German Firms Abandon China, US Firms Should Do the Same
Nearly a quarter of German firms have given up on China. US firms ought to pay attention.
The annual survey of 526 member firms in China found that 23% of them have either already decided to withdraw production capacity from the country or are considering it. A third of those companies have planned to leave China entirely. The rest say they will transfer part of their business and production overseas, largely to lower-cost countries in Asia.
Of the 104 companies that have decided to leave or are considering doing so, 71% cite the rise in production costs — particularly for labor.
The survey participants also said they have a "gloomy" business outlook, attributing their pessimism to the slowdown of the Chinese economy and ongoing trade tensions between Beijing and Washington. The US-China trade war either directly or indirectly affected 83% of respondents.
German companies say their main challenges in China are related to market access barriers, legal uncertainties and technology transfer requirements. Over a third of the respondents in the survey said Beijing's efforts to "level the playing field" for foreign companies are "insufficient."
Level Playing Field
Of Trump's main complaints against China, lack of a level playing field and technology theft are at least accurate.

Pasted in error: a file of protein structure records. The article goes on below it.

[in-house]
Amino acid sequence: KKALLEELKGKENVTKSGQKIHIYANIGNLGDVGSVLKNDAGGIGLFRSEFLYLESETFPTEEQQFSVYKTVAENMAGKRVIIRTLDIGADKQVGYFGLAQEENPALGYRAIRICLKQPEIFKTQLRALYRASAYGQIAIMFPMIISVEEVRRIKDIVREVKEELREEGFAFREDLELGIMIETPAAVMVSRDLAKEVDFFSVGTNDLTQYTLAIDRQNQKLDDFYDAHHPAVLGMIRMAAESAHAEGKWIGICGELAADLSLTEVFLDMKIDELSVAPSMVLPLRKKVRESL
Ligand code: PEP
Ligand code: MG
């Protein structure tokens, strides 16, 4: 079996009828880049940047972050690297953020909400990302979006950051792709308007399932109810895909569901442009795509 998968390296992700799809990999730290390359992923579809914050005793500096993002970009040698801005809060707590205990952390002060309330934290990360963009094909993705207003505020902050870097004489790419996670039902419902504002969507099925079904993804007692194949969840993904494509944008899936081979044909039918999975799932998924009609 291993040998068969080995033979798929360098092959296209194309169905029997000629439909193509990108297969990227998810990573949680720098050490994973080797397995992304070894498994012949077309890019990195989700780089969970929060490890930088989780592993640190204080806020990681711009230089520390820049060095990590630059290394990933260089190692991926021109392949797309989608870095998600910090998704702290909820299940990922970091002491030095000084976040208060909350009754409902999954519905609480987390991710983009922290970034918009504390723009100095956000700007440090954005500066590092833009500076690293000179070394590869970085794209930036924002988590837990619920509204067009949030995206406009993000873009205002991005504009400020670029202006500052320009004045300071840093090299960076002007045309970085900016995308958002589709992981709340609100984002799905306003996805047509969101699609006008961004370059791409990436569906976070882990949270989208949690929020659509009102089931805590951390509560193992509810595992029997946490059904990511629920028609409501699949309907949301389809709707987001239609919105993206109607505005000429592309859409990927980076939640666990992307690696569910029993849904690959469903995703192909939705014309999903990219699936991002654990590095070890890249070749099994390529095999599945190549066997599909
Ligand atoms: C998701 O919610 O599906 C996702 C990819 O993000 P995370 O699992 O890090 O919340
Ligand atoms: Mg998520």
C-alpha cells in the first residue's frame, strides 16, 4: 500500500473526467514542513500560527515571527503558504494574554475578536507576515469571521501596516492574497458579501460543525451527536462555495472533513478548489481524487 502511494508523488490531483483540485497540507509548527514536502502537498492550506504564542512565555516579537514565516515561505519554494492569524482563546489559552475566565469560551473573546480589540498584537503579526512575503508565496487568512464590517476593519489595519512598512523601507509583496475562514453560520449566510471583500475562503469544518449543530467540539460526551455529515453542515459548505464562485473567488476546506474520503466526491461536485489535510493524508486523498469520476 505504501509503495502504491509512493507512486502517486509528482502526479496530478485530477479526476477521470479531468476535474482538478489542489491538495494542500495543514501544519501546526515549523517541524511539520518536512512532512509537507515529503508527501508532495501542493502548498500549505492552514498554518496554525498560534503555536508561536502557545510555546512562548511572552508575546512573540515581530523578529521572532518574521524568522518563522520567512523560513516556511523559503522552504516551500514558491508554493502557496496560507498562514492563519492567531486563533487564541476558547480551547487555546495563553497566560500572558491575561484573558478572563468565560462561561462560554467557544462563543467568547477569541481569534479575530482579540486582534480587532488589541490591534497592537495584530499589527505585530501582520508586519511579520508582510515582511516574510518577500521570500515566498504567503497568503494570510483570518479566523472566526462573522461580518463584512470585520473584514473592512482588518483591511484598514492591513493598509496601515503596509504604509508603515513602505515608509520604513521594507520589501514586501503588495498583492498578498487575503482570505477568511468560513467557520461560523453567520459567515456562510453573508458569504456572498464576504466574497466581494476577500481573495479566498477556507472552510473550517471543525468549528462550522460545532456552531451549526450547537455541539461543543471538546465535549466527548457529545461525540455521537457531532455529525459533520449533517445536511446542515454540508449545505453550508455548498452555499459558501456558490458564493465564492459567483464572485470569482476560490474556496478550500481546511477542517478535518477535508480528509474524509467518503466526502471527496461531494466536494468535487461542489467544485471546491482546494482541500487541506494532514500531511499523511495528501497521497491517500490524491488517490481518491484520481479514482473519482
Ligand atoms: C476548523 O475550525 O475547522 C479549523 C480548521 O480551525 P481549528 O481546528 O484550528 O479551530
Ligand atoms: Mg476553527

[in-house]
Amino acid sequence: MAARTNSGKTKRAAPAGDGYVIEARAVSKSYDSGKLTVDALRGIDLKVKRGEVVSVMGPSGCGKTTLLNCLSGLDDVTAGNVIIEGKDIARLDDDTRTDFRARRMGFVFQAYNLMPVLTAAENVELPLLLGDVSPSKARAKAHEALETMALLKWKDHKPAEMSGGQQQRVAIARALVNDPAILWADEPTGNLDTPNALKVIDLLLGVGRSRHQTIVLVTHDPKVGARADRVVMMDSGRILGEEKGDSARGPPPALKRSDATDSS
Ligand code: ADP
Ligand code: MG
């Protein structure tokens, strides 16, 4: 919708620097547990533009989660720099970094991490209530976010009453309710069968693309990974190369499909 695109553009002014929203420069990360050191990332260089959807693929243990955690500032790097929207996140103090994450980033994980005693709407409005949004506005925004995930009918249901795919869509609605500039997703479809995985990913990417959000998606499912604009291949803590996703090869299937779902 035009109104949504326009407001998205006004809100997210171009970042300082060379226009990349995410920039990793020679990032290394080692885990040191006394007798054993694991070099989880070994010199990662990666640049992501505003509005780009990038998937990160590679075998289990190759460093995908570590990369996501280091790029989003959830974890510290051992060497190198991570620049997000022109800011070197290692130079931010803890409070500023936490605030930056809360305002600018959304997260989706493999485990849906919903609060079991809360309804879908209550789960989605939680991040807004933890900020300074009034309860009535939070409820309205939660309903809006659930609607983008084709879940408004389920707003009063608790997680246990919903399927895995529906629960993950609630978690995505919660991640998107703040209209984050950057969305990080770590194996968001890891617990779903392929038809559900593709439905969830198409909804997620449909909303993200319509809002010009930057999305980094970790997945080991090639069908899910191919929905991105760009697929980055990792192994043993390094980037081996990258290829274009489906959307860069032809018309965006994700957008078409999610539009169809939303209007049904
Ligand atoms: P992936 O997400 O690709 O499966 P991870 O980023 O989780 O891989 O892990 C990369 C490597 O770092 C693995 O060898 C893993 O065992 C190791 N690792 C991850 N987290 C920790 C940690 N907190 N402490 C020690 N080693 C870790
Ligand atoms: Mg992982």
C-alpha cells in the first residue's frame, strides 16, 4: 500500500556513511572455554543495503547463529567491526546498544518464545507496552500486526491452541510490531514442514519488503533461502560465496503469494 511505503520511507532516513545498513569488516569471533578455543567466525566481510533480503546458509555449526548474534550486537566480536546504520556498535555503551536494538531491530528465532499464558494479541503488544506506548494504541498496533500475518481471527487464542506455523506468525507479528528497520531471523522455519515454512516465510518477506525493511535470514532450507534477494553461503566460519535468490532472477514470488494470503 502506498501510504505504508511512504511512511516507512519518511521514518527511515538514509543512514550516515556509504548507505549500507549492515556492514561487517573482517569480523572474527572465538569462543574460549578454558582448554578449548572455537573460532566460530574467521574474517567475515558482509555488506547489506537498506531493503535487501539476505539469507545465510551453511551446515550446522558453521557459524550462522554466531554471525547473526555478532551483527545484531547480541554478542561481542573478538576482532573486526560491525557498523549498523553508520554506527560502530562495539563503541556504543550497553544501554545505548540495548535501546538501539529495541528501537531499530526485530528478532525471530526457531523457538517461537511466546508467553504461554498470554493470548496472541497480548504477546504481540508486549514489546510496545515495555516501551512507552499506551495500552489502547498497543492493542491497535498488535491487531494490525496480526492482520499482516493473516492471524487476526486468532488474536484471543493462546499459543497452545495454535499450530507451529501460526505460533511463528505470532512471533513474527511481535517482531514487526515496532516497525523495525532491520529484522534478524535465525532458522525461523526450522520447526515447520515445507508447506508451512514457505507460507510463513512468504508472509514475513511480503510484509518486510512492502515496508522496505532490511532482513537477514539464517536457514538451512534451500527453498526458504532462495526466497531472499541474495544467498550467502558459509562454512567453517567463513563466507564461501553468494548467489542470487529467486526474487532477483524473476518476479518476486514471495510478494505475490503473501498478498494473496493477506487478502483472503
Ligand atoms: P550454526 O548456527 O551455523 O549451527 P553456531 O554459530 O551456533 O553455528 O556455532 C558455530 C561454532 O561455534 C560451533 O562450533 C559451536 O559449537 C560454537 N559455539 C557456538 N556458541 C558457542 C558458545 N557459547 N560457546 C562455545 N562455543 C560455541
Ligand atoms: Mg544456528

But don't expect any results from a trade deal in pieces.
The China Law Blog discusses How to Conduct Business with Chinese Companies That See a Dark Future by Dan Harris.
It's the best article on the subject I have ever seen.
Harris says "China today is feeling a lot like Russia in the 1990s. My clients would set up long term deals with these Russian companies which nearly always went bad quickly because the Russian company would grab whatever money there was and walk away," said harris.
The same is happening in China today.
"I am getting the sense that many Chinese companies are pessimistic about their futures and they are acting accordingly. Our China lawyers are seeing evidence of this everywhere," said Harris.
Practically every week one of our China lawyers will get an email or a phone call from someone who bought product from China and received nothing in return or nothing even approaching what they actually ordered. This sending of “junk” instead of real product has spread to pretty much every industry in China and ordering your products from allegedly reputable online sites provides little to no protection.
- These things often happen with Chinese companies that want to make a few final overseas sales before they shut down and disappear. Just imagine the profits to be made from three $350,000 sales for which laughably bad or no product is ever provided. Now just imagine the incentive Chinese manufacturing companies have to sell and not supply foreign companies right before (or sometimes even right after) they shut their doors for good.
- Oftentimes the Chinese company that committed the fraud does not exist. It is not registered anywhere in China or if it is registered as a real company in China it is registered for something like kitchen repairs, not for manufacturing whatever product it is they sold you.